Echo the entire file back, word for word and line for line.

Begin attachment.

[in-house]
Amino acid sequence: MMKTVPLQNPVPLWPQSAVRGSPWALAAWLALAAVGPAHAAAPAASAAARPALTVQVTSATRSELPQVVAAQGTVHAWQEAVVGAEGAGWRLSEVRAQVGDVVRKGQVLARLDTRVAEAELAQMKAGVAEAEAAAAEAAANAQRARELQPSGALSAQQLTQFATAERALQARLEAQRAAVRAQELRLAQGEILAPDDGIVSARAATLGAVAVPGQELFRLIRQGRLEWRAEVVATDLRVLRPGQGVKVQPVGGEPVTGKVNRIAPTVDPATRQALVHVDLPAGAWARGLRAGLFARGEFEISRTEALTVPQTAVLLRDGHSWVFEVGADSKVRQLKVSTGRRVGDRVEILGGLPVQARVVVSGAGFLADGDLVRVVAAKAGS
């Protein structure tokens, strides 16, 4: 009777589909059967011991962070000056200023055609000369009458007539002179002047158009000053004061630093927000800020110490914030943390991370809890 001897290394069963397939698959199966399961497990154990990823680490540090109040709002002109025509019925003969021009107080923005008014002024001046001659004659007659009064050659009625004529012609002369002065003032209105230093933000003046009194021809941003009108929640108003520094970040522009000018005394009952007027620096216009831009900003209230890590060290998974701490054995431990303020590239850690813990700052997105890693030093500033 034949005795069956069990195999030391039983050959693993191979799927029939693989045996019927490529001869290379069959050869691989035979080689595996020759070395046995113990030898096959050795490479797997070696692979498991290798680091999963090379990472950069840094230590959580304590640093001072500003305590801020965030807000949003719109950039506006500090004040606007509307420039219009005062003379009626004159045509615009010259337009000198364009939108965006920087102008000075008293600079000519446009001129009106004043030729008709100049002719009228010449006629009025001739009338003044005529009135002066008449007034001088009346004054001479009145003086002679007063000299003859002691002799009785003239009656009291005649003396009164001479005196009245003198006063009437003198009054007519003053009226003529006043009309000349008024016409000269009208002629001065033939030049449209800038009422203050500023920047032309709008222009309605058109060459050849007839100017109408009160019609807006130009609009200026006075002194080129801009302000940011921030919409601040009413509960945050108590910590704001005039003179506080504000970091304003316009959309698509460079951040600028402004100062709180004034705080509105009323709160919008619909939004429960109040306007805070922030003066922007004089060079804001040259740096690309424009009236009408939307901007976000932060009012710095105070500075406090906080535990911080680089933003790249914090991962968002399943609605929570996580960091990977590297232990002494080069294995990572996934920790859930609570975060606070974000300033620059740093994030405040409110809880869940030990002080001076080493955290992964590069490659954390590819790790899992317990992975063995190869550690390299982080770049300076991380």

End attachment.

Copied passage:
[in-house]
Amino acid sequence: MMKTVPLQNPVPLWPQSAVRGSPWALAAWLALAAVGPAHAAAPAASAAARPALTVQVTSATRSELPQVVAAQGTVHAWQEAVVGAEGAGWRLSEVRAQVGDVVRKGQVLARLDTRVAEAELAQMKAGVAEAEAAAAEAAANAQRARELQPSGALSAQQLTQFATAERALQARLEAQRAAVRAQELRLAQGEILAPDDGIVSARAATLGAVAVPGQELFRLIRQGRLEWRAEVVATDLRVLRPGQGVKVQPVGGEPVTGKVNRIAPTVDPATRQALVHVDLPAGAWARGLRAGLFARGEFEISRTEALTVPQTAVLLRDGHSWVFEVGADSKVRQLKVSTGRRVGDRVEILGGLPVQARVVVSGAGFLADGDLVRVVAAKAGS
């Protein structure tokens, strides 16, 4: 009777589909059967011991962070000056200023055609000369009458007539002179002047158009000053004061630093927000800020110490914030943390991370809890 001897290394069963397939698959199966399961497990154990990823680490540090109040709002002109025509019925003969021009107080923005008014002024001046001659004659007659009064050659009625004529012609002369002065003032209105230093933000003046009194021809941003009108929640108003520094970040522009000018005394009952007027620096216009831009900003209230890590060290998974701490054995431990303020590239850690813990700052997105890693030093500033 034949005795069956069990195999030391039983050959693993191979799927029939693989045996019927490529001869290379069959050869691989035979080689595996020759070395046995113990030898096959050795490479797997070696692979498991290798680091999963090379990472950069840094230590959580304590640093001072500003305590801020965030807000949003719109950039506006500090004040606007509307420039219009005062003379009626004159045509615009010259337009000198364009939108965006920087102008000075008293600079000519446009001129009106004043030729008709100049002719009228010449006629009025001739009338003044005529009135002066008449007034001088009346004054001479009145003086002679007063000299003859002691002799009785003239009656009291005649003396009164001479005196009245003198006063009437003198009054007519003053009226003529006043009309000349008024016409000269009208002629001065033939030049449209800038009422203050500023920047032309709008222009309605058109060459050849007839100017109408009160019609807006130009609009200026006075002194080129801009302000940011921030919409601040009413509960945050108590910590704001005039003179506080504000970091304003316009959309698509460079951040600028402004100062709180004034705080509105009323709160919008619909939004429960109040306007805070922030003066922007004089060079804001040259740096690309424009009236009408939307901007976000932060009012710095105070500075406090906080535990911080680089933003790249914090991962968002399943609605929570996580960091990977590297232990002494080069294995990572996934920790859930609570975060606070974000300033620059740093994030405040409110809880869940030990002080001076080493955290992964590069490659954390590819790790899992317990992975063995190869550690390299982080770049300076991380």